Michael Gove this week has been staunchly defending Tuition Fees, the environment minister stated that people “should pay something back” and that it is only ‘fair’ and repeatedly claims that it would be regressive to abolish tuition fees. Jo Johnson, MP for Orpington and Minister of State for Universities and Science, also stated it would be regressive and claims by the IFS say that abolition of tuition fees would only benefit the richest graduates. But that same IFS have also said that the poorest 40% will emerge from university with £57,000 debt.

The problem with their viewpoint is that they are looking at it from purely an economic angle.

They are forgetting the entirely human element to Education. They are also dismissing the issues with the education system and promote an elitist system.

What’s the point in tuition fees?

A study released this week shows that two-thirds of graduates will never pay back their student loan, to put this into perspective, a teacher on median earnings won’t fully pay their tuition fee back. This means upon retirement the government will have to pay the rest back. During the reign of Cameron and Osbourne, the government planned to sell off £12 billion of student loans to private companies and early this year Theresa May’s government began to reopen plans to sell it off again. Which means the interest rates would end up in the hands of private contractors rather than the government.

Furthermore, you must ask yourself what the point of a tuition fee if the government ends up paying for it in the end, along with interest? It would be cheaper in the long-term to subsidise university and offer more courses than just degrees, these would include vocational courses and apprenticeships plus more that cater to those who aren’t necessarily the strongest learners in a degree environment.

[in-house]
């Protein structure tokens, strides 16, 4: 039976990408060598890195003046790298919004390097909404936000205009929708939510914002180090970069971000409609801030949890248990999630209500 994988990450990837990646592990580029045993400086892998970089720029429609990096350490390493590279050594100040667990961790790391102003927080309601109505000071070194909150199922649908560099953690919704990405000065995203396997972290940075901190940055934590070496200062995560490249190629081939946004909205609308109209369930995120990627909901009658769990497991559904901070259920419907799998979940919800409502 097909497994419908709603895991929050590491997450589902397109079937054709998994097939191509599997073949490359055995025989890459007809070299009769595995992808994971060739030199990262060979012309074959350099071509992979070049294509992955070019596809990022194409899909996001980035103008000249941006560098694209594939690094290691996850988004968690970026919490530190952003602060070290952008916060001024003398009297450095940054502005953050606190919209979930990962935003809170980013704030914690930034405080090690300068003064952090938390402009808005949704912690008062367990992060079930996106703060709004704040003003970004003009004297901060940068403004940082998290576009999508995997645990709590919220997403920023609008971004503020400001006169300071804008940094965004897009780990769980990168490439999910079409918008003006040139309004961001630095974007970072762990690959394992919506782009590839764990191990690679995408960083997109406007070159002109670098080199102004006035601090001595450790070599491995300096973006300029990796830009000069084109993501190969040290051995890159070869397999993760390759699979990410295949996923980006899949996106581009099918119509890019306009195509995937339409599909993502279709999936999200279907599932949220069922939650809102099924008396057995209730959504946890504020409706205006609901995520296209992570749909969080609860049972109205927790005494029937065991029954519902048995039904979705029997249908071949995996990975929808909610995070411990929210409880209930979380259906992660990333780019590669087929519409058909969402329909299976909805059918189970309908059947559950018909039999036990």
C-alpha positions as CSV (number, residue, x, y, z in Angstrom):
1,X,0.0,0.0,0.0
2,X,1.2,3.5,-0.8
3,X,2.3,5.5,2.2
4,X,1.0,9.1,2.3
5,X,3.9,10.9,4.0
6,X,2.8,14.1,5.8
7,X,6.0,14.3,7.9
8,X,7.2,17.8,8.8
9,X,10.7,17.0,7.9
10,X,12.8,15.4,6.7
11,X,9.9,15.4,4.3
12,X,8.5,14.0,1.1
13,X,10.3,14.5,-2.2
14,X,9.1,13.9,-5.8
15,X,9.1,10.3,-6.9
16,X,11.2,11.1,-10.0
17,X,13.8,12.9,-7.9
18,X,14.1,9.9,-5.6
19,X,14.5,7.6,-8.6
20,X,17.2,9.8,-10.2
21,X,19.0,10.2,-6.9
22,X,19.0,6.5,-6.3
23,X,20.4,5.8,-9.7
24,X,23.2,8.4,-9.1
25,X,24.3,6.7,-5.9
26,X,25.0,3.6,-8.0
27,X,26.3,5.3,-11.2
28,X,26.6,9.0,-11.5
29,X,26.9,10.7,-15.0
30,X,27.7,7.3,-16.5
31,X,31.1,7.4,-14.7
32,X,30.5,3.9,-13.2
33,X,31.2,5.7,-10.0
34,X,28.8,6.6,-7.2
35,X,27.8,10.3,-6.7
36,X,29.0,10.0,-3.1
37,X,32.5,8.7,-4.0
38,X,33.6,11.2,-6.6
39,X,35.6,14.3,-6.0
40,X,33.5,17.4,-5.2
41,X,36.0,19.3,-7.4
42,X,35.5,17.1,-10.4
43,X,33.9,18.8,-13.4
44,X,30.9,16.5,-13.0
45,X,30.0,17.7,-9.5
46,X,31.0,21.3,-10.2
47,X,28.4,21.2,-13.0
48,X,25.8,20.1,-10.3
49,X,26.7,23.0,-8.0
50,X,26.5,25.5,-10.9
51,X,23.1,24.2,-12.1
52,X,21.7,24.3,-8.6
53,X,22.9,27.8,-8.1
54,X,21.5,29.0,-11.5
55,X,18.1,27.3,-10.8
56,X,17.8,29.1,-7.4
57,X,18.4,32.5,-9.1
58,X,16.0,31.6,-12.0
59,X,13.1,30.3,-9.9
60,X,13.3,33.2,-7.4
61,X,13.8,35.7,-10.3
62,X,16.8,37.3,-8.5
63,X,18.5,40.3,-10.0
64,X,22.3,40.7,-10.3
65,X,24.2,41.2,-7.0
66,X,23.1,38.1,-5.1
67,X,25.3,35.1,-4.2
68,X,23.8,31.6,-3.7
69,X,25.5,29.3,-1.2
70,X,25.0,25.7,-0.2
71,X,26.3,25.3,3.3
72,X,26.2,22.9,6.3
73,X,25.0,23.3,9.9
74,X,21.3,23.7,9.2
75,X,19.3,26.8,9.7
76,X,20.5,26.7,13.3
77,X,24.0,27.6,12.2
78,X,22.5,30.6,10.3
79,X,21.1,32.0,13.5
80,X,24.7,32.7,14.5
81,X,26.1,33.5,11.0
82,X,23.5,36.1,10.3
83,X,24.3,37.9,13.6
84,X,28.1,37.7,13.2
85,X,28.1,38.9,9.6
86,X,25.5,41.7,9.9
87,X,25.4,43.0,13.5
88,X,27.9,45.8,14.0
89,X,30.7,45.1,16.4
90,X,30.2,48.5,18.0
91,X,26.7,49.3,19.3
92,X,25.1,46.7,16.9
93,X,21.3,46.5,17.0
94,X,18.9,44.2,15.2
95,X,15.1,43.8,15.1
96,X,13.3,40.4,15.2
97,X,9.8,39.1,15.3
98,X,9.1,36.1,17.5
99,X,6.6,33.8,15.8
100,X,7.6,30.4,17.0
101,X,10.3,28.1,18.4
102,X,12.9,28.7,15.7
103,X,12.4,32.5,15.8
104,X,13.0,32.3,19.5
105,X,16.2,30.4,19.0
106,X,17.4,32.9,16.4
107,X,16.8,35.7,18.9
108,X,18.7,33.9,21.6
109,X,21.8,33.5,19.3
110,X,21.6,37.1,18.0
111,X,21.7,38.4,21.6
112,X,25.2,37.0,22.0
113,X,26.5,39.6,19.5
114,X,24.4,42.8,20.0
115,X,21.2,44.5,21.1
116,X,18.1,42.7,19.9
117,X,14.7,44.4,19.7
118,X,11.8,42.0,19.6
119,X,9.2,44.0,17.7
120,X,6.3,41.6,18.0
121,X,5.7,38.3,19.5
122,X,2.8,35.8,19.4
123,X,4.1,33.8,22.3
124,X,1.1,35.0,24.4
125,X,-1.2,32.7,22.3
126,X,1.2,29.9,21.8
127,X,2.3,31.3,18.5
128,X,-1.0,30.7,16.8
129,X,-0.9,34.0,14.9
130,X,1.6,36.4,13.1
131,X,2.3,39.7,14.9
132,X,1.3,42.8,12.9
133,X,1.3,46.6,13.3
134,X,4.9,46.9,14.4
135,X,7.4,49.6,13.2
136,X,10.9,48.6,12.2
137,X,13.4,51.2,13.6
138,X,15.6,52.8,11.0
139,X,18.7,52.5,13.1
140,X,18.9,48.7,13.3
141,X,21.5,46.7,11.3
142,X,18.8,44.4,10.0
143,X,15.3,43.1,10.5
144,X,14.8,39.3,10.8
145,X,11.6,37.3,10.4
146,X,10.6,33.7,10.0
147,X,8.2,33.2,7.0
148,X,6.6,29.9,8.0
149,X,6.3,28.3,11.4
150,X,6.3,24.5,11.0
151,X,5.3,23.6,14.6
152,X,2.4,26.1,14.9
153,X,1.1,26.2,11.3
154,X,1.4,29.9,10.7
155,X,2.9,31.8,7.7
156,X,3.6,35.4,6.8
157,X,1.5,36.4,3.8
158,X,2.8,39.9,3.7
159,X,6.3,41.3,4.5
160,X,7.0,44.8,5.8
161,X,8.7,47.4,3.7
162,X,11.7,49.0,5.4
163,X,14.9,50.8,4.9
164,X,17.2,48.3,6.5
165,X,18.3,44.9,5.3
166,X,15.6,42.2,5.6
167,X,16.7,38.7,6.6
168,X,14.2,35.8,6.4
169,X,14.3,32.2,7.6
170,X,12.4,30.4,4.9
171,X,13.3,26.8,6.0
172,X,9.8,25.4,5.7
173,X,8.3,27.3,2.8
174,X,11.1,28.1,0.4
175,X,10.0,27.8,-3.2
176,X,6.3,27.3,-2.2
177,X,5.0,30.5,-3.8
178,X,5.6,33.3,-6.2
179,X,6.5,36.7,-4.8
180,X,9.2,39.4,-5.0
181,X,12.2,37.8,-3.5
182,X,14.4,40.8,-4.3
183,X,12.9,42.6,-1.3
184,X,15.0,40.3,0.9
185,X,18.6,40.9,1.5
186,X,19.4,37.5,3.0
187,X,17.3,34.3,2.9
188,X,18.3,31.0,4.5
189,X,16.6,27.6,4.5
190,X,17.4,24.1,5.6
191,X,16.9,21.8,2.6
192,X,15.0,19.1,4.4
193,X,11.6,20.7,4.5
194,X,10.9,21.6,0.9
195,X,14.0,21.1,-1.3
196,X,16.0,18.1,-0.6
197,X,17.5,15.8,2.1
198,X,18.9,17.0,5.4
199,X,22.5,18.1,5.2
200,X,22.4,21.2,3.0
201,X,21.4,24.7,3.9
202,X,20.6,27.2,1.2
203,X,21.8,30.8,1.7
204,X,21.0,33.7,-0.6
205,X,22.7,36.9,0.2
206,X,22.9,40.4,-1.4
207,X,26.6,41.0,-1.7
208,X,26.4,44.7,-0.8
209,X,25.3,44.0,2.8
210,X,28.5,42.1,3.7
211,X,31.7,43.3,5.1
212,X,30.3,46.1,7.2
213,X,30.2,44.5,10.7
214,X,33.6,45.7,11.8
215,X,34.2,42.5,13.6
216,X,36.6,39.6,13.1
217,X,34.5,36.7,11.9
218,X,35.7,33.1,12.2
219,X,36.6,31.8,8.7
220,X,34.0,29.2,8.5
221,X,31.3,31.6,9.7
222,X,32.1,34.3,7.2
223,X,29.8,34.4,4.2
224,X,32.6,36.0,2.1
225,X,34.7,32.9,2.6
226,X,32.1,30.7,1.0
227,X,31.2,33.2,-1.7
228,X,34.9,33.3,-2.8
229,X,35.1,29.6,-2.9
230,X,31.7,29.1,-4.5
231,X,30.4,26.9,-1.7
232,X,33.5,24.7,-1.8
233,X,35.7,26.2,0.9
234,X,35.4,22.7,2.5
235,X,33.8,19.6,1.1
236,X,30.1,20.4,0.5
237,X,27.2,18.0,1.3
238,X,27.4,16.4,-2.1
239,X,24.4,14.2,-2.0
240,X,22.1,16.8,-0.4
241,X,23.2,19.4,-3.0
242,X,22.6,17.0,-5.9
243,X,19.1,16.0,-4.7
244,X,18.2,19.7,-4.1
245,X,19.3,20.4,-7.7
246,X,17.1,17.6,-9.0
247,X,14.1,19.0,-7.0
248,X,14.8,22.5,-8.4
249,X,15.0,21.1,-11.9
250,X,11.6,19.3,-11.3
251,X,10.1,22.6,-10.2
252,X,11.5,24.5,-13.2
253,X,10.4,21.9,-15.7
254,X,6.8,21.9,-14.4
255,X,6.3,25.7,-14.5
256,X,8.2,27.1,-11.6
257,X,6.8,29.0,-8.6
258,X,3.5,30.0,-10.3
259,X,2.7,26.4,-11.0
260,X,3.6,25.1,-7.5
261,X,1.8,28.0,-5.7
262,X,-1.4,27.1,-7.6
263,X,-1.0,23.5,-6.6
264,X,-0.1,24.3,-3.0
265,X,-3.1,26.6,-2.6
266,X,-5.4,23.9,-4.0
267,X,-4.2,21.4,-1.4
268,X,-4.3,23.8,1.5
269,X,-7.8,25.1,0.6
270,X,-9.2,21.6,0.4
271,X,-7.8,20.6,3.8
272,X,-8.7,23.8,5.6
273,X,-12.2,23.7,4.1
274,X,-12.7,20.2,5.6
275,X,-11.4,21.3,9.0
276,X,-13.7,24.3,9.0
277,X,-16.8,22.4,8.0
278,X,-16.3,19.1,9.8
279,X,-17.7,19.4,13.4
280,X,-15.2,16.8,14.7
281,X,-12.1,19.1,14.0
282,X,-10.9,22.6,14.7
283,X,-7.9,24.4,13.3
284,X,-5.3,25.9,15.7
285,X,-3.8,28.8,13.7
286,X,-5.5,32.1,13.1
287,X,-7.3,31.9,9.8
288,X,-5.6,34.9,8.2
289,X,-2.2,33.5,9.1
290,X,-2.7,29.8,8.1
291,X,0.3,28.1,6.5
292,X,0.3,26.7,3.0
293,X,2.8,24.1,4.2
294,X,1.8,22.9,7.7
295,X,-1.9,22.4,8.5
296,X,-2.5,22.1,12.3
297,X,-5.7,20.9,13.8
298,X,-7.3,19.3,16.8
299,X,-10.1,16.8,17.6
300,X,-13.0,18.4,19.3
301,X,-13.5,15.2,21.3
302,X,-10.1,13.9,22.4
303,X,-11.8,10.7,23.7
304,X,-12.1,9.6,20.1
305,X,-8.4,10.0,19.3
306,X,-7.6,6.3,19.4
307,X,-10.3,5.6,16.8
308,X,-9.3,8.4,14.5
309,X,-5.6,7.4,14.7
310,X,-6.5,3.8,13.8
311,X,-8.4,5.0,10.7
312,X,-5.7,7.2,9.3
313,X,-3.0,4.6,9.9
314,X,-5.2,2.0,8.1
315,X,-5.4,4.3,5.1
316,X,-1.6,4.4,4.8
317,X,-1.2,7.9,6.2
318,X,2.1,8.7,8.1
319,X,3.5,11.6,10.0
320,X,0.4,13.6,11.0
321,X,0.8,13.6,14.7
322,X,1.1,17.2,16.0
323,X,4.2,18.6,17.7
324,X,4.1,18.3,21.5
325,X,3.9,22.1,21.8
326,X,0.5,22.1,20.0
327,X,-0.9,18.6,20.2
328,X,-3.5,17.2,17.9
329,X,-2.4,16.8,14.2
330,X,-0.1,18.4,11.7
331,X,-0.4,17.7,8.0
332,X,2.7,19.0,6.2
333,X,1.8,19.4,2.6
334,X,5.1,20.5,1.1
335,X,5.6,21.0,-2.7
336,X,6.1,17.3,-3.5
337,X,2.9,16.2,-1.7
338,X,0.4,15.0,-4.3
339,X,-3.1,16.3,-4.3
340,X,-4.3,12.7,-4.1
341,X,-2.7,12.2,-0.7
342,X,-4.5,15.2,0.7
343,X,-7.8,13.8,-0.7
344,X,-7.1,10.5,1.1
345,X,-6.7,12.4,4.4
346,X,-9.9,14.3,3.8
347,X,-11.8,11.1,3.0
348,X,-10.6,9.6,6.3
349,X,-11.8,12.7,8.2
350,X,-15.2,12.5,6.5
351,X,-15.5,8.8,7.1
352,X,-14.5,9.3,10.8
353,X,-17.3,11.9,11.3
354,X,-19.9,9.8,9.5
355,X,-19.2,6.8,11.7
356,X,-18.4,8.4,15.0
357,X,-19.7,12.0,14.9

Plus, if the plans to sell of the student debt goes ahead then the repayments end up with private companies for profit, rather than the government who can reinvest it into the education system. Currently, UK universities contribute approximately £70 billion to the economy.

Human value of education

Moving away from statistics and economics, the human value of education is immeasurable and understanding why the Conservatives promote such an elitist system boils down to the ideology of elitism.

Their core belief that only the moneyed and privileged few should be allowed a decent education, along with those who can only benefit in traditional economic aspects, hence why they have attacked arts and humanities.

They understand a truly educated population would take their freedoms and people like them would never be elected. If you teach people about economics and politics from the younger age, people will grow up understanding that economics is just a means to gather wealth and politics to control people. But if you create overly technical terminology, you can create a sense of complexity that puts off most people. Economics is boring for a reason. If you teach about the importance of economics but line it with ideas that seem complex but, are simple, you can enslave a population to a system.